Superfast fibre broadband is more widely available than most people realise, and its prices are very similar to standard broadband deals, despite being three times faster. So it’s always worth checking to see if there are fibre Wi-Fi deals available where you live. Chances are, there certainly will be.
When comparing Wi-Fi deals, here are the key options that you should be aware of:
You can get wireless broadband wherever fibre broadband is available, and the vast majority of homes in the UK can access fibre broadband, but there are still a few places that miss out.
Hard-to-reach rural parts of the UK might not have access to fibre broadband yet, and some urban areas are still not connected, often due to difficulties in laying the necessary fibre cabling (especially in purpose-built flats).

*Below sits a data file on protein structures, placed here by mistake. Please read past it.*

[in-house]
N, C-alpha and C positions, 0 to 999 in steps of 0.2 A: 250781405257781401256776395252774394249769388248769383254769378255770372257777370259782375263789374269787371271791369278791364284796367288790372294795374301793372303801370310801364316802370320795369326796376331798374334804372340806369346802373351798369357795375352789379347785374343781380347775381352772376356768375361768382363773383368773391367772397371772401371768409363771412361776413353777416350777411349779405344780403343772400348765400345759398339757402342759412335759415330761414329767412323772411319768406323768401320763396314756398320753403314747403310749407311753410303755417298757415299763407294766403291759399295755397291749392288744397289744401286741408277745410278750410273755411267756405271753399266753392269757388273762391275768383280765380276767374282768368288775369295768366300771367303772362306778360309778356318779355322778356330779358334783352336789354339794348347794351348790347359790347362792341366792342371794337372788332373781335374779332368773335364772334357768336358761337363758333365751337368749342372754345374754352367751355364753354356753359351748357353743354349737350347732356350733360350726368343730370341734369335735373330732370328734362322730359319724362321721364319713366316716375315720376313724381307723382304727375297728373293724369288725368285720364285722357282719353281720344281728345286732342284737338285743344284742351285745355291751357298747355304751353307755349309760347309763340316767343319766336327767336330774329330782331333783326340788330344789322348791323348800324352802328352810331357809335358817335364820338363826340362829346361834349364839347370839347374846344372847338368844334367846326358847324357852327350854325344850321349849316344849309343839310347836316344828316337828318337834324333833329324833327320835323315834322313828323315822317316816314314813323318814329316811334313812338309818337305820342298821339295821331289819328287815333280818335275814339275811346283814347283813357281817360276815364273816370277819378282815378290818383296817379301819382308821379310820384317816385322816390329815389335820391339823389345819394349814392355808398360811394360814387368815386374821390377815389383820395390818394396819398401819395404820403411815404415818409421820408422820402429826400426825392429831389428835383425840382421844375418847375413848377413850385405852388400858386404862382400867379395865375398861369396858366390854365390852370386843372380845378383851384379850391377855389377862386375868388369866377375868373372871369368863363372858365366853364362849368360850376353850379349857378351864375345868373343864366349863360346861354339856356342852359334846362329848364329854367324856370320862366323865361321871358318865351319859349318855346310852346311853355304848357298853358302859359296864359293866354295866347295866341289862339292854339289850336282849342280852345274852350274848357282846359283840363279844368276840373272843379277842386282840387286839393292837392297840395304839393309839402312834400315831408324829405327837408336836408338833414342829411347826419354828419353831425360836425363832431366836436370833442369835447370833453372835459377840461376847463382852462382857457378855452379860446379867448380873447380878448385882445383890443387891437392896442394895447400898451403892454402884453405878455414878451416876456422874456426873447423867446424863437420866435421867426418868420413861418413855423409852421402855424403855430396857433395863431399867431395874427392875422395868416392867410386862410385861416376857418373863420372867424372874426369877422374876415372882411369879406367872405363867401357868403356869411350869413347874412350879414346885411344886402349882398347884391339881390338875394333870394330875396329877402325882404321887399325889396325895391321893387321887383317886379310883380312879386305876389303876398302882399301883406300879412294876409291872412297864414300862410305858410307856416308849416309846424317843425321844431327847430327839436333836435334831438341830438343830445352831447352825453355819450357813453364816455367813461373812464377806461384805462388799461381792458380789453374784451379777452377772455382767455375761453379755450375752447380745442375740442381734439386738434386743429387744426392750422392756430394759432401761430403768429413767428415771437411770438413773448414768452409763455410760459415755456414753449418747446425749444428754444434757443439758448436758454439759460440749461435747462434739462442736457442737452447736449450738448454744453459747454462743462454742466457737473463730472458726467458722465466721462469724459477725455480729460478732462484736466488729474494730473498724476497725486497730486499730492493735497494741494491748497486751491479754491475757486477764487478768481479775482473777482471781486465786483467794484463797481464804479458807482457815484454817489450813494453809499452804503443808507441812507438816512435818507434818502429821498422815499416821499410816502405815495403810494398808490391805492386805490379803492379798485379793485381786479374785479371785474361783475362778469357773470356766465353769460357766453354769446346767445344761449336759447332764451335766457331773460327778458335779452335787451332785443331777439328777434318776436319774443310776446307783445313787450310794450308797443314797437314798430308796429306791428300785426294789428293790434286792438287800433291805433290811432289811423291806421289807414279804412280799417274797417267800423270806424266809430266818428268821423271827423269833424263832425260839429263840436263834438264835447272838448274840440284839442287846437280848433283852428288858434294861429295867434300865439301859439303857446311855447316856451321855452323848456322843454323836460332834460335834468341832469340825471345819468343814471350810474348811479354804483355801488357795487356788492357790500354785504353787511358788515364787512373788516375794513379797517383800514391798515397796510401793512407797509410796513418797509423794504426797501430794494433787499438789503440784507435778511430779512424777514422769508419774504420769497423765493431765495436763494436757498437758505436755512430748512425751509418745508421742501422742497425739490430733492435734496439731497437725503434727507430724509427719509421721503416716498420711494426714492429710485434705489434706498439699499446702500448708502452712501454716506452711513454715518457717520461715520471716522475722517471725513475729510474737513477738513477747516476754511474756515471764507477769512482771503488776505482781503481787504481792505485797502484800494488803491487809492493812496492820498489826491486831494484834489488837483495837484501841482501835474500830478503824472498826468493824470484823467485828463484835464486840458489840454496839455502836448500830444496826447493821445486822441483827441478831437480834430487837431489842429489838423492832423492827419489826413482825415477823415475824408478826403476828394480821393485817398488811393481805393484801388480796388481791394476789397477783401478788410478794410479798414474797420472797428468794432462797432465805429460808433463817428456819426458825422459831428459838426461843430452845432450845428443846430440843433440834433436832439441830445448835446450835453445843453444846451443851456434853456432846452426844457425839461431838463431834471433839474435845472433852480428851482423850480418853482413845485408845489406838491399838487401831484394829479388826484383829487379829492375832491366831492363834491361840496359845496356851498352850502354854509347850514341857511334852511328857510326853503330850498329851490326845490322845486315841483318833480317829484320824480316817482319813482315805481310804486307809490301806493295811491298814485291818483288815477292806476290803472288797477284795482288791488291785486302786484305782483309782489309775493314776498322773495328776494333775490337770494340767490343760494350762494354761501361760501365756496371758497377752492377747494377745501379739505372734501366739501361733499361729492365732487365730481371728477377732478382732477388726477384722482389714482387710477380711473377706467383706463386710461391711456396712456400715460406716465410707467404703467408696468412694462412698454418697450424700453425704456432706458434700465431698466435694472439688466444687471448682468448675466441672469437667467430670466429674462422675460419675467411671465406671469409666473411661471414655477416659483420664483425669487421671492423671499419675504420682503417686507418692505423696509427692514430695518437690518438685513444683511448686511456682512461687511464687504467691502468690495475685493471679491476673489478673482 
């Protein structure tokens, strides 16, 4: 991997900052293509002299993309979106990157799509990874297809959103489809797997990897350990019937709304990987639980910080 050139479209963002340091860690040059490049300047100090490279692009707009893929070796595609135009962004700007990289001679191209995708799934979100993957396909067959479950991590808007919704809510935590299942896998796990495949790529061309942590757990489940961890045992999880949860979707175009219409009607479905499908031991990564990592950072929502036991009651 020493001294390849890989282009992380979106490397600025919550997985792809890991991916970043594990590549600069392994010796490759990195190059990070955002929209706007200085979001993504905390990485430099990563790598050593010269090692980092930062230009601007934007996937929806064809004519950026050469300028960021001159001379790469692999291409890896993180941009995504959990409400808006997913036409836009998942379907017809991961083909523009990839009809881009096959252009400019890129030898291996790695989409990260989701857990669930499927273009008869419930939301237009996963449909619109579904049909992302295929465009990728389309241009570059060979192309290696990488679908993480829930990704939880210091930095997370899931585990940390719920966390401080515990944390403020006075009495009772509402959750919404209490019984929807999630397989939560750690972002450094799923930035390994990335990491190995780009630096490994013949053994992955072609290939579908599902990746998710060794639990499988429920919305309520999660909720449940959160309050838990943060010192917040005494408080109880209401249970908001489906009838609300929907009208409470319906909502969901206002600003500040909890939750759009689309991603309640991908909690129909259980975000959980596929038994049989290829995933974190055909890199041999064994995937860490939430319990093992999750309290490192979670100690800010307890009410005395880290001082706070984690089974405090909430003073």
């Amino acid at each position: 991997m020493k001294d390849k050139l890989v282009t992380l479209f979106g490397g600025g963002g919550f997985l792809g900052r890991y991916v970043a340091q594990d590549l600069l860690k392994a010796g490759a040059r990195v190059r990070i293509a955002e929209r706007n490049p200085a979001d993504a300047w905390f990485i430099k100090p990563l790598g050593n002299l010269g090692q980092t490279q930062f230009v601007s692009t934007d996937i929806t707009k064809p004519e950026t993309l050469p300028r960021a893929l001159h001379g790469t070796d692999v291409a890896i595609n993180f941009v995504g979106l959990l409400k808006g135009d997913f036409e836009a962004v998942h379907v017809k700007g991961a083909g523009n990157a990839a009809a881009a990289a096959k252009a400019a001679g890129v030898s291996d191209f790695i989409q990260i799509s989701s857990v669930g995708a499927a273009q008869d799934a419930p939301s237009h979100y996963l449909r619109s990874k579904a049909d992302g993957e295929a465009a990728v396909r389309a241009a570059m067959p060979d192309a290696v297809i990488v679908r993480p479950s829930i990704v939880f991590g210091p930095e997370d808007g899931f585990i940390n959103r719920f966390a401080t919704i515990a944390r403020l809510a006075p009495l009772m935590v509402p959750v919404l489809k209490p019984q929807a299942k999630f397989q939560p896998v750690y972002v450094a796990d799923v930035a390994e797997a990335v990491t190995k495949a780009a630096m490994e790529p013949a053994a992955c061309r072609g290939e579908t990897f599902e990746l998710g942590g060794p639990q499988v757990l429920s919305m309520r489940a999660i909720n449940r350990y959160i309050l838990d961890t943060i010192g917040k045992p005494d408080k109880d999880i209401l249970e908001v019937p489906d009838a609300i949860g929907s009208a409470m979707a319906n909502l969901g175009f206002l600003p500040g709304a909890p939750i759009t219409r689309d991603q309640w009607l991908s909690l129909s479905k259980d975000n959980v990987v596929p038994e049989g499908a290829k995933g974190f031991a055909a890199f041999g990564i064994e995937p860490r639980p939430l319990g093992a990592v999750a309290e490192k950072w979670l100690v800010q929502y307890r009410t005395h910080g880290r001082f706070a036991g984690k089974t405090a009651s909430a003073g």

However, this applies to less than 5% of UK properties, and if you are affected, there may be more suitable options at a similar speed to fibre, such as 4G and 5G mobile broadband.
To find out what speeds are available in your area and if you can access fibre, just put your address into our Postcode Checker and we'll show you what speeds you can expect and what wireless broadband deals are available where you are.
A wireless router works by sending signals throughout your home in the form of Wi-Fi. Read on for some slightly more complicated tech-speak.
Almost all computers, laptops and mobile devices will have an inbuilt receiver that can connect to the internet without the need for wires. Though if you have an older machine, you can still connect wirelessly through an internet dongle or external network adapter.
While there's a lot of jargon related to Wi-Fi, there are a few key numbers you need to look out for — 802.11g, 802.11n, 802.11ac (also called Wi-Fi 5) and most recently 802.11ax (or Wi-Fi 6). These refer to international standards for Wi-Fi that indicate how fast your wireless network will be and how many devices it can handle at any one time.